TUMBY BAY - During the ceremony marking Papua New Guinea’s Independence Day in September 1975, the new nation’s first Governor General Sir John Guise spoke some famous words.
"It is important the people of Papua New Guinea, and the rest of the world, realise the spirit in which we are lowering the flag of our colonisers. We are lowering the flag, not tearing it down."
What was probably at the back of his mind was the way de-colonisation in many other new nations, especially in Africa, had been characterised by violence.
That the run-up to independence in PNG might be accompanied by violence was also uppermost in the minds of the many expatriates living in the country, particularly planters in the highlands.
This fear was not assuaged by what appeared to be the Australian government’s unseemly haste to divest itself of responsibility for PNG, despite widespread advice that the time was not yet right.
Apart from wanting to be rid of Papua New Guinea the Australian government had assessed, encouraged by Michael Somare, that if there was a delay, even for a year, the opposition that was building and the secessionist movements that were festering would “put the country in great danger of breaking up”.
This assessment and the escalating breakdown of law and order in Rabaul, Bougainville and the highlands would have further fed fear of an African-style outcome.
One of the most popular books being read by expatriates in Papua New Guinea in the 1960s and 1970s was American writer Robert Ruarke’s ‘Uhuru’ about the Mau Mau uprising in Kenya.
‘Uhuru’, Swahili for ‘freedom’, was the rallying cry of the Mau Mau.
The unbelievable violence that accompanied this uprising, carried out by both Africans and British, was felt by some expatriates to be a chilling portent of what might happen in Papua New Guinea.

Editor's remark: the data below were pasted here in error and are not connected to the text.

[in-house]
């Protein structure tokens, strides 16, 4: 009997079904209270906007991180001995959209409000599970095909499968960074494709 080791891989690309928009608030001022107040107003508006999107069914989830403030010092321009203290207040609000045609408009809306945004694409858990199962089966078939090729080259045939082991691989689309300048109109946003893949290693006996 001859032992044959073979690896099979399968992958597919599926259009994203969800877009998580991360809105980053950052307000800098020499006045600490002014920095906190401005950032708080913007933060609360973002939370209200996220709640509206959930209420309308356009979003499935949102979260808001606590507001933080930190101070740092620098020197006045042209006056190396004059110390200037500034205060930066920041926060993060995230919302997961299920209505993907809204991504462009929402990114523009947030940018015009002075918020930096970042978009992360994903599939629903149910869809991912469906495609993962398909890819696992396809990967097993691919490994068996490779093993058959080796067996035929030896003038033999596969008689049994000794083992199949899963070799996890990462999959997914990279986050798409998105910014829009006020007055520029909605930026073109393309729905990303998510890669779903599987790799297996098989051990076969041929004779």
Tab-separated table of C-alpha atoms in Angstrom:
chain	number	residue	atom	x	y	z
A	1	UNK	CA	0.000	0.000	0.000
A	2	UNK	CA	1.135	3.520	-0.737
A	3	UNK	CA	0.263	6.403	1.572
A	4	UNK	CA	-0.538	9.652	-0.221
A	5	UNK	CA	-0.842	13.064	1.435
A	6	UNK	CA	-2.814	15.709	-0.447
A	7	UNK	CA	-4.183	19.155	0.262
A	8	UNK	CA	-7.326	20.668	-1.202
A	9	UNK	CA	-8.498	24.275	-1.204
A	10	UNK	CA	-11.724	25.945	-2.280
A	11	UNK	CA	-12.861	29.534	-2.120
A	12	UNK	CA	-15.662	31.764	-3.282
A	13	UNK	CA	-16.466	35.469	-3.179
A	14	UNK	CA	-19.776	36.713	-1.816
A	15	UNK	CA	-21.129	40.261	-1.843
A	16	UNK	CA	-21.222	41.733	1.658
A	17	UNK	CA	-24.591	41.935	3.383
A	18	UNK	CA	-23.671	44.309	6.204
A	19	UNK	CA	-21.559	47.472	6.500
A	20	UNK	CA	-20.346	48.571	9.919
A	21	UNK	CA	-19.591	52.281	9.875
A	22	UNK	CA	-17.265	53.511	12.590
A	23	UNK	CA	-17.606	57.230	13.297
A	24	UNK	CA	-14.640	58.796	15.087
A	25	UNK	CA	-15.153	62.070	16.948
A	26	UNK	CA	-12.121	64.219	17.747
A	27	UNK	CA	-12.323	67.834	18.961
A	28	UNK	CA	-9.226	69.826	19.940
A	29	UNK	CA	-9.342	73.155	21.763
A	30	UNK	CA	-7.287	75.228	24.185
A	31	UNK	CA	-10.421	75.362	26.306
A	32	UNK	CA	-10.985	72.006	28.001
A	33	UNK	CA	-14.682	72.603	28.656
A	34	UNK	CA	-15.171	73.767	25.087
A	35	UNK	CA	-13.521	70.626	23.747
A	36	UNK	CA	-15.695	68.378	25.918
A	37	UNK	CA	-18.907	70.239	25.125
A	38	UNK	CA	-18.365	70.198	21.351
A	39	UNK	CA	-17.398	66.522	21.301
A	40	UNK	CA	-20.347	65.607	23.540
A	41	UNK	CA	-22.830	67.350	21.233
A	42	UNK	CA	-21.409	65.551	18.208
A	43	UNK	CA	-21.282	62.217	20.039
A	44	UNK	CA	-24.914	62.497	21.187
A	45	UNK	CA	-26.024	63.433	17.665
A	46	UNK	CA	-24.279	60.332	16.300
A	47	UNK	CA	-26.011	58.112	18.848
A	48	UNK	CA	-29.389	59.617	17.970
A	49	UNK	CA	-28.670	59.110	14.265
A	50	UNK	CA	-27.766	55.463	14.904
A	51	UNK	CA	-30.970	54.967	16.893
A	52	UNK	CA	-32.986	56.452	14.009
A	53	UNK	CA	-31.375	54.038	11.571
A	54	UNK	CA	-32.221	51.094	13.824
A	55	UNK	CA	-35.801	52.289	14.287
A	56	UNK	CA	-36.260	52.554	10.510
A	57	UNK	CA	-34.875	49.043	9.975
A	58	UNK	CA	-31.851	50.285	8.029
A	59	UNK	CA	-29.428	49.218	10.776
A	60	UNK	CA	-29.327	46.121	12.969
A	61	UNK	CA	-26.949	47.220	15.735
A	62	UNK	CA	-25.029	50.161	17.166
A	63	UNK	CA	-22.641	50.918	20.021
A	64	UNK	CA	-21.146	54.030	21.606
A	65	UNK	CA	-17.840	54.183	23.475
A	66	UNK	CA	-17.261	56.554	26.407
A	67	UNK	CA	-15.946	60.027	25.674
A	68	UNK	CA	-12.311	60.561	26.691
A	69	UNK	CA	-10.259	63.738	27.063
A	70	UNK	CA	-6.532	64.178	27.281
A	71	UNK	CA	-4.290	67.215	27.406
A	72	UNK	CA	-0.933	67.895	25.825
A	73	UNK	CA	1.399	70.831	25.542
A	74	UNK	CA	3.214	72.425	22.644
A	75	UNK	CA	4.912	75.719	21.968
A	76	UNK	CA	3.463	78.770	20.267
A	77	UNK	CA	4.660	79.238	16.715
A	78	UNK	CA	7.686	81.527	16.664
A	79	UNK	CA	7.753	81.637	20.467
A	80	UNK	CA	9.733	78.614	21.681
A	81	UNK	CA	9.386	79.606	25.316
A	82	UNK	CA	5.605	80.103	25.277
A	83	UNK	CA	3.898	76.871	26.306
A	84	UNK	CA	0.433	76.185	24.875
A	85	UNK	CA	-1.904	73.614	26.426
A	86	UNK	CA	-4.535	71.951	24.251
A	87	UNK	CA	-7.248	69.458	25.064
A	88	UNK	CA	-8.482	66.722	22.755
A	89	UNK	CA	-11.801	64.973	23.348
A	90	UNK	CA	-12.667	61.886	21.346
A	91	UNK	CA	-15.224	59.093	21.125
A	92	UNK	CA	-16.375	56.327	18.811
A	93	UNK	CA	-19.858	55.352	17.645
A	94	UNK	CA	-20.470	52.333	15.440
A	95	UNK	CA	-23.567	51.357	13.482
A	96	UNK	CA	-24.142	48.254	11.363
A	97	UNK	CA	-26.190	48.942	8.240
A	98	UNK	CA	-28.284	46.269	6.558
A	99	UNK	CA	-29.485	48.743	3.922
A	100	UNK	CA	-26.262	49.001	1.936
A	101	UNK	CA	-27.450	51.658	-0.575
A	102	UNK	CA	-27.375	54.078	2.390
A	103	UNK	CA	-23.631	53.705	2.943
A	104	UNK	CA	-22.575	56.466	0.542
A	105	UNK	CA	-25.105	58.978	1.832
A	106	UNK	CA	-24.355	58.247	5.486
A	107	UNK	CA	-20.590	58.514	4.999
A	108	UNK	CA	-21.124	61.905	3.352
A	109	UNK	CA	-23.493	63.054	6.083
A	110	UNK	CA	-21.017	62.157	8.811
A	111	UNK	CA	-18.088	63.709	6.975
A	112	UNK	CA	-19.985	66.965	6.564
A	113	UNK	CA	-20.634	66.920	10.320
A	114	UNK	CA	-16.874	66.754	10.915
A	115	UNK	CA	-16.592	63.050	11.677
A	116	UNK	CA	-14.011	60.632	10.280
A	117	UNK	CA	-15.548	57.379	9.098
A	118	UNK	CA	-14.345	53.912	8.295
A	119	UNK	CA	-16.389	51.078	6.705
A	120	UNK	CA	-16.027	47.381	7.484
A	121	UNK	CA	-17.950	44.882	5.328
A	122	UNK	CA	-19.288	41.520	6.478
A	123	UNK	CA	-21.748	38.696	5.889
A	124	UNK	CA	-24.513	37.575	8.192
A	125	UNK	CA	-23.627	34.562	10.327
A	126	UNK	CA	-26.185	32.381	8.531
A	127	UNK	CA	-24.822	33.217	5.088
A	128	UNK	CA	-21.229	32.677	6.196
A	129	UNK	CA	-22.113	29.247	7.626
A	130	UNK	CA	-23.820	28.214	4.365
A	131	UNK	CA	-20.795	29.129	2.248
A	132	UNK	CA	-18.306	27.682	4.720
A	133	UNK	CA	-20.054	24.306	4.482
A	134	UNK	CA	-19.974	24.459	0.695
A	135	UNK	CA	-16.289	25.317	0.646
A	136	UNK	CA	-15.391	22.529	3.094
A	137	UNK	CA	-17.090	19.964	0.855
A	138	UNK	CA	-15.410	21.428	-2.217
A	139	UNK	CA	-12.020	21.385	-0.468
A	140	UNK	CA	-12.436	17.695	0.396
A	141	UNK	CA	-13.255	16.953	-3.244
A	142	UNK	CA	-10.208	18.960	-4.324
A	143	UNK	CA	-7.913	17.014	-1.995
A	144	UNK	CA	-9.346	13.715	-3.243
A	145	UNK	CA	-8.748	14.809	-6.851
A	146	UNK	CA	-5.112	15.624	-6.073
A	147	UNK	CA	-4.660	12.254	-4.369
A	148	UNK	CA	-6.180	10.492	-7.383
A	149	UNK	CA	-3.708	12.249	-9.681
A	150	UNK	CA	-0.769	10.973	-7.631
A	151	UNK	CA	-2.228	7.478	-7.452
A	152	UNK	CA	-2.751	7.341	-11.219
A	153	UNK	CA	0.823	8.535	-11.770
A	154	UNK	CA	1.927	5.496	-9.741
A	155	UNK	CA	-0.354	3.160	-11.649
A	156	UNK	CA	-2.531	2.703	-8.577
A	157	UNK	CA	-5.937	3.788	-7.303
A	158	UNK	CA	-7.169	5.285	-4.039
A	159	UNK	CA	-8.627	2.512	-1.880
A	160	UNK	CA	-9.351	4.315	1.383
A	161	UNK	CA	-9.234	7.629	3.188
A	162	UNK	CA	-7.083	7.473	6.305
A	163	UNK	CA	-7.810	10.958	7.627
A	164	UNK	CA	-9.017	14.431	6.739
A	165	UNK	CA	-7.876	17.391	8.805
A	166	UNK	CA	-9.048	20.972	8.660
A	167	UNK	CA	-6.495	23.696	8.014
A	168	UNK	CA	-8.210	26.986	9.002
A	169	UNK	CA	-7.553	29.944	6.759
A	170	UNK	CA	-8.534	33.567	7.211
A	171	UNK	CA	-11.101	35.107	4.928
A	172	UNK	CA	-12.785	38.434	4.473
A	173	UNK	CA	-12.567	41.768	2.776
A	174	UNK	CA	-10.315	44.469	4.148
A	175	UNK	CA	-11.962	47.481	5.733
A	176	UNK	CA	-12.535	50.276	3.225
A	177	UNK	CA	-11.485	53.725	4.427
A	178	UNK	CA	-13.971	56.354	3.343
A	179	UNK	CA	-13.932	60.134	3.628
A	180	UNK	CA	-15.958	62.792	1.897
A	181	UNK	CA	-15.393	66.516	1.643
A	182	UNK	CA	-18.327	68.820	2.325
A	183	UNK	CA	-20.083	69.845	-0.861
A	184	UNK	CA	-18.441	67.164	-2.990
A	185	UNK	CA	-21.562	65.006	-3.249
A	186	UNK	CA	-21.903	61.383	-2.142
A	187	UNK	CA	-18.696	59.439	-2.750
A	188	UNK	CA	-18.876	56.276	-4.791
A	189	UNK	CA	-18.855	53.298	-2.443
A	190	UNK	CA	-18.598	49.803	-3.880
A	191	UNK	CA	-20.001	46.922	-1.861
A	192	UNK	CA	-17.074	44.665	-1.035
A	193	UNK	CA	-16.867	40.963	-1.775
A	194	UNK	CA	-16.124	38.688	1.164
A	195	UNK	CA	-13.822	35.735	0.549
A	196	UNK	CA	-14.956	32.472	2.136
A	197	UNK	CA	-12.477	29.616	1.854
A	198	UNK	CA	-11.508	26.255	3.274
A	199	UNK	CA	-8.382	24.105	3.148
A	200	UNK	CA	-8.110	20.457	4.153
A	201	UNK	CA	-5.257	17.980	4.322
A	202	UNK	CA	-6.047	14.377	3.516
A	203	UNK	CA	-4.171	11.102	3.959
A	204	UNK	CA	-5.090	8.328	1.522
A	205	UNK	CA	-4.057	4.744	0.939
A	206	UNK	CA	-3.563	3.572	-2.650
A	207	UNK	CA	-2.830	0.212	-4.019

Following the Mau Mau uprising there were even more appalling events accompanying independence in the Belgian Congo in 1960.
Given freedom from one of the most brutal colonial regimes in history, the Congolese went on a murderous spree of revenge visiting horrifying atrocities on any whites left in the country and, ultimately, on each other.
What is interesting about the Congo are some of the parallel elements that seem to have developed in Papua New Guinea.
In the Congo the mineral resource rich province of Katanga saw independence as an opportunity to separate from the other provinces and form its own independent nation.
The cruel civil war that followed, and which saw Katangan aspirations buried, was particularly bloody. There was also an influx of some very nasty mercenary outfits.
When PNG prime minister Julius Chan invited a bunch of these ex-African mercenaries to help solve the Bougainville crisis in 1996, Brigadier-General Jerry Singirok was probably well aware of what had happened in Katanga, even if Chan was not, and acted immediately to stop it.
(I note that even the most authoritive accounts of the so-called Sandline Affair, including that by eminent journalist Sean Dorney, fail to mention the Katangan parallels.)
The reason I find this interesting is that I can see how the process leading to the Bougainville independence referendum scheduled for June 2019 fits nicely into the same sort of narrative of what happened in Katanga.
Peter O’Neill is making exactly the same noises and is being similarly obstructive as was Congolese prime minister Patrice Lumumba before all hell broke loose in Katanga.
On the other side of the fence, clan and landowner resentments are still simmering and could explode at any moment if the Autonomous Bougainville Government puts a foot wrong.
I’m not suggesting that anything like the appalling mess that developed in the Congo will happen in Papua New Guinea but I would suggest that, as the June 2019 date of the referendum draws close, it would be well to recognise the potential for danger.
Australia was asleep at the wheel when the 10-year Bougainville civil war erupted in 1989.
One would hope they will be paying closer attention as the referendum in 2019 draws near.